About the Kokoda Campaign

In 1942, WWII was on Australia’s doorstep for the very first time with the Japanese invasion of Rabaul in Papua New Guinea. With most of our forces tied up in the Middle East, a group of young, inexperienced militia soldiers were tasked with intercepting the Japanese before they took Port Moresby from the north.

They were mostly teenagers – they were outnumbered, undertrained and ill-equipped. Victory looked unlikely if not for the courage of the Diggers and their indispensable alliance with PNG nationals, fondly named the Fuzzy Wuzzy Angels. Over four arduous months, the Fuzzy Wuzzy Angels helped secure an Australian victory by forming a human supply chain along the Kokoda Track, moving food, ammunition and wounded soldiers to and from the front line.

By January 22nd 1943, the Diggers had successfully warded off the advance, with less than 10% of the 14,000 strong

Japanese force returning to their homeland. 2,165 Diggers died honourably, and 3,533 were wounded in battle.

Since then, Kokoda has resonated with many Australians, and to replicate the Diggers’ journey has become an essential rite of passage.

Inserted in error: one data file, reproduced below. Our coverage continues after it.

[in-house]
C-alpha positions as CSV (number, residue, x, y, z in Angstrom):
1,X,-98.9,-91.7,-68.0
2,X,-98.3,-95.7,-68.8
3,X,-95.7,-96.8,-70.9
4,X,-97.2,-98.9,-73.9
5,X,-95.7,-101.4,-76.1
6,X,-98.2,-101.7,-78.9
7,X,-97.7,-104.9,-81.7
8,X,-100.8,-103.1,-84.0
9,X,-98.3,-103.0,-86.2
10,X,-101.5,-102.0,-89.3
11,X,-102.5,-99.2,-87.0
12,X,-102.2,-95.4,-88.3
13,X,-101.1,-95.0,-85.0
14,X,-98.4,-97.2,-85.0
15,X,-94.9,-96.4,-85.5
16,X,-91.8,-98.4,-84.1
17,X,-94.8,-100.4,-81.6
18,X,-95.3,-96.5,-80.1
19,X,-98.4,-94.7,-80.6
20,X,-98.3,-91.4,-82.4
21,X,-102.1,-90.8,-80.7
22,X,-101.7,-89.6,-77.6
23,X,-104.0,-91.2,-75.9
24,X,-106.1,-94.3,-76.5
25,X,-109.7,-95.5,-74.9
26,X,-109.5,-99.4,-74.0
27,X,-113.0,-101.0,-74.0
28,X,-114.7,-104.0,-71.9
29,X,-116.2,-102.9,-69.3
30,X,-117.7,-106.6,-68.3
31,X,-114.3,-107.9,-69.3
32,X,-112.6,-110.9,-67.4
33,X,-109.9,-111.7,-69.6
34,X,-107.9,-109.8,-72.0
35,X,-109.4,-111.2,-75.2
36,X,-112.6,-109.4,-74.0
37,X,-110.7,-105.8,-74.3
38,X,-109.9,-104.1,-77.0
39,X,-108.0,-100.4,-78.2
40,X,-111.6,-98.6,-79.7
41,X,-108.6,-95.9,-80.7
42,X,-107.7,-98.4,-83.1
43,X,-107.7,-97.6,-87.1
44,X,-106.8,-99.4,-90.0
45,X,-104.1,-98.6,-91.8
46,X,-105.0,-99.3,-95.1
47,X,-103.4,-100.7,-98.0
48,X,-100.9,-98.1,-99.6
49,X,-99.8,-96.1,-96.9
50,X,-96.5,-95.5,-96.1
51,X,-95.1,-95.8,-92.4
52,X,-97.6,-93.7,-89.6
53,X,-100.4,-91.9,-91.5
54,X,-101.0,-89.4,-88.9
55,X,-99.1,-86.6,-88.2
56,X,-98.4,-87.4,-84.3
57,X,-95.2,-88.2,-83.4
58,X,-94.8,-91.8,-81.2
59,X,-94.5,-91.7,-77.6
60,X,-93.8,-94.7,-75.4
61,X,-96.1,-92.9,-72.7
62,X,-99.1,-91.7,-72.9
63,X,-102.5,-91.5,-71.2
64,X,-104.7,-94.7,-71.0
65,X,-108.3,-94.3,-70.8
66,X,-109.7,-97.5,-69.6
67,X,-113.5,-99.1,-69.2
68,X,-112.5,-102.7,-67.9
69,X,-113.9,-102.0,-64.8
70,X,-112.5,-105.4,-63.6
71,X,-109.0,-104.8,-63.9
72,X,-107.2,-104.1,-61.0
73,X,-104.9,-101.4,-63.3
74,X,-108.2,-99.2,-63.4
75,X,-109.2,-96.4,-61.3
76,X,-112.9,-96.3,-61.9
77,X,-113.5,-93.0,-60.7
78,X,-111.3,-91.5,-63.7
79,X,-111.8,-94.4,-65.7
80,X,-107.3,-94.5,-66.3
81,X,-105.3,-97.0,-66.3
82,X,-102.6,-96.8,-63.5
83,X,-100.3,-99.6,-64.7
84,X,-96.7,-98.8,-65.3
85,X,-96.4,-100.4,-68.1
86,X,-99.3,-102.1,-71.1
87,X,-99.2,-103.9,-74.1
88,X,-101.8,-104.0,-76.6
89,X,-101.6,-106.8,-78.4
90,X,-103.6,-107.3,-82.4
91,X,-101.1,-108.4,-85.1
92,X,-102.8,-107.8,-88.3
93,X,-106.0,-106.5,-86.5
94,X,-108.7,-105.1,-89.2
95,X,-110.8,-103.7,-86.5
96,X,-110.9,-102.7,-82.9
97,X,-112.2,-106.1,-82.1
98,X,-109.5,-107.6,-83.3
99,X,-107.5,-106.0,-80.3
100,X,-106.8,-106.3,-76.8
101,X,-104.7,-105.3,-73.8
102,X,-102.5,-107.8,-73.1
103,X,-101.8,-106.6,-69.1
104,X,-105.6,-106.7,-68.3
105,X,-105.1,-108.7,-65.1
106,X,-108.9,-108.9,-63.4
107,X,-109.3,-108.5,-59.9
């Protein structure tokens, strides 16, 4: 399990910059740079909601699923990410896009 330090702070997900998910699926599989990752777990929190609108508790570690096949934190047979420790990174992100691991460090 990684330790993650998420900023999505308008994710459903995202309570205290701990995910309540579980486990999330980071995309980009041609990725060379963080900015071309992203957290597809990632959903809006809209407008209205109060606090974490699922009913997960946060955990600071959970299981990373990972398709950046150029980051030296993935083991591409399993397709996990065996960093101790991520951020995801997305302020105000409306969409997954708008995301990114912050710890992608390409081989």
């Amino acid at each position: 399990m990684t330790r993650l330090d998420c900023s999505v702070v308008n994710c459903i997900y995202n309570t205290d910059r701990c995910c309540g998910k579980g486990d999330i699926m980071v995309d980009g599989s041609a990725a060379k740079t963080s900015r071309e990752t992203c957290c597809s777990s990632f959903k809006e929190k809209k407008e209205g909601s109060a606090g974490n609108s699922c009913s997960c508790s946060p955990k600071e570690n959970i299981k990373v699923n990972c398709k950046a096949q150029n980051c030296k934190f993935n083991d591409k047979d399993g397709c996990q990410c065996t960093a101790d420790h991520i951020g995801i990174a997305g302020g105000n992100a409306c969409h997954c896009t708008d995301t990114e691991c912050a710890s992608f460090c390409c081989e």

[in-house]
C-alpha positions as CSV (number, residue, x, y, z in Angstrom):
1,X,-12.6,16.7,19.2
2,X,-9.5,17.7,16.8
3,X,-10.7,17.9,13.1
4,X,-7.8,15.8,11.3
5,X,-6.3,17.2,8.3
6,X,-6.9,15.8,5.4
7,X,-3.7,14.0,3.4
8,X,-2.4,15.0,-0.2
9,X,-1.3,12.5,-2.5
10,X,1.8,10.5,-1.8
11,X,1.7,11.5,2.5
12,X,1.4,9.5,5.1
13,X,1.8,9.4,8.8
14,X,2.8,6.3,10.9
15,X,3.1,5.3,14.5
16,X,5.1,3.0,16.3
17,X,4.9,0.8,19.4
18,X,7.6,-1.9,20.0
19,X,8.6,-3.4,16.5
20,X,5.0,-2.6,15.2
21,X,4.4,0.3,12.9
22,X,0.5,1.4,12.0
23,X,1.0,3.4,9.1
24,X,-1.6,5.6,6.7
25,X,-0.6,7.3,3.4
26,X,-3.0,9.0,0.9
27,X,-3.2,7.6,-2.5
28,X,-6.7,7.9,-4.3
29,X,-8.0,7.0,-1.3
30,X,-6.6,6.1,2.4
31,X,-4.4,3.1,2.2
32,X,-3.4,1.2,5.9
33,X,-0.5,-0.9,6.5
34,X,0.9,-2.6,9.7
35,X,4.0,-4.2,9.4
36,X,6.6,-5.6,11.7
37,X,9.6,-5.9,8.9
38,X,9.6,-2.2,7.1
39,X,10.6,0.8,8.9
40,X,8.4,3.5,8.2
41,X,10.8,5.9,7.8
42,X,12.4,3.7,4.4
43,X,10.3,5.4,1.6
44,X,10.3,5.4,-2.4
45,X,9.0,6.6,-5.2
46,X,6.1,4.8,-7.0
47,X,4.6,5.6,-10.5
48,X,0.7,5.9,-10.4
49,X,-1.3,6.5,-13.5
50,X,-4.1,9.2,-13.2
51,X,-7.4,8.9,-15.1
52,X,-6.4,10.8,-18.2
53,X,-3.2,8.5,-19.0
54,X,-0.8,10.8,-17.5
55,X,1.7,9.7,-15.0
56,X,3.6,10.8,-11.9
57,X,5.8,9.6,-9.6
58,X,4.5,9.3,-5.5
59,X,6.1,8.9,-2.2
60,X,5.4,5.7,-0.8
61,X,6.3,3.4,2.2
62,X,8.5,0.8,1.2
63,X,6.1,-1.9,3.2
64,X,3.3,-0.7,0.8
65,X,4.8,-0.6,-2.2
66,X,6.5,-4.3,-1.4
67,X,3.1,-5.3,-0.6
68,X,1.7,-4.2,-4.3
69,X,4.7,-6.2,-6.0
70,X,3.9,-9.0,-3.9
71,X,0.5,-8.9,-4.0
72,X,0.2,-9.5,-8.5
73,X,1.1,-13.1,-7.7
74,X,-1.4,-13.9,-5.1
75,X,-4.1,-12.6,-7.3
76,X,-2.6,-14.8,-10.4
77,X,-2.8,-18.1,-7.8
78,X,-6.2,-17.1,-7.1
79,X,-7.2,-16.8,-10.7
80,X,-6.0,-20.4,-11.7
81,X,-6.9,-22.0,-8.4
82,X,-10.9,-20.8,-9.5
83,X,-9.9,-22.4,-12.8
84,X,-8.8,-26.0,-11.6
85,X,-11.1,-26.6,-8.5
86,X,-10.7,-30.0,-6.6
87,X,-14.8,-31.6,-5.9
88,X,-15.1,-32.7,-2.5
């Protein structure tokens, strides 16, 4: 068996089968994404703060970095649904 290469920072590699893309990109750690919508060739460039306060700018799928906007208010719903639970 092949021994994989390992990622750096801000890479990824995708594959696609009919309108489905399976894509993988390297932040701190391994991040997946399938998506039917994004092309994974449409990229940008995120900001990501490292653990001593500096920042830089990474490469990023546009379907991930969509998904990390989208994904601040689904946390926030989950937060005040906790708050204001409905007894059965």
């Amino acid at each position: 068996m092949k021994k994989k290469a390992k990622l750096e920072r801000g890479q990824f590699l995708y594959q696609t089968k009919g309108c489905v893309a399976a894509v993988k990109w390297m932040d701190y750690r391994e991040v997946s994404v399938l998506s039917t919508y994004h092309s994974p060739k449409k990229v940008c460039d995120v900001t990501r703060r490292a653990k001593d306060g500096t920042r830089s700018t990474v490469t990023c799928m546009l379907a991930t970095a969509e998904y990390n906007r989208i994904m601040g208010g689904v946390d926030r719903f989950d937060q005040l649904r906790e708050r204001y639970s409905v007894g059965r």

The trek is physically, mentally and spiritually tough. It remains a powerful reminder of Australia’s and PNG’s shared history, teaching Australians young and old the true meaning of courage, endurance, mateship and sacrifice. Importantly, it reaffirms our responsibility to the descendants of the PNG nationals who played such a crucial role in the Kokoda Campaign.

If you’re ready to trek in the footsteps of our Diggers, see our page of trusted Kokoda Tour Operators who offer the highest quality Kokoda trek experiences.

About-Map-correct

KOKODA 1942 LIVE

@Kokoda1942LIVE is the brainchild of historian Patrick Lindsay where the events of the Kokoda campaign unfold in “real-time” via Twitter, as if it were 1942.

Patrick believes the retelling of the story via Twitter brings an accessible retelling of the history of the campaign to a younger audience.

Patrick hopes that younger generations who don’t learn in a linear way will dip in and out of the Twitter feed, learning about the events which occurred on the Kokoda trail in a more effective way.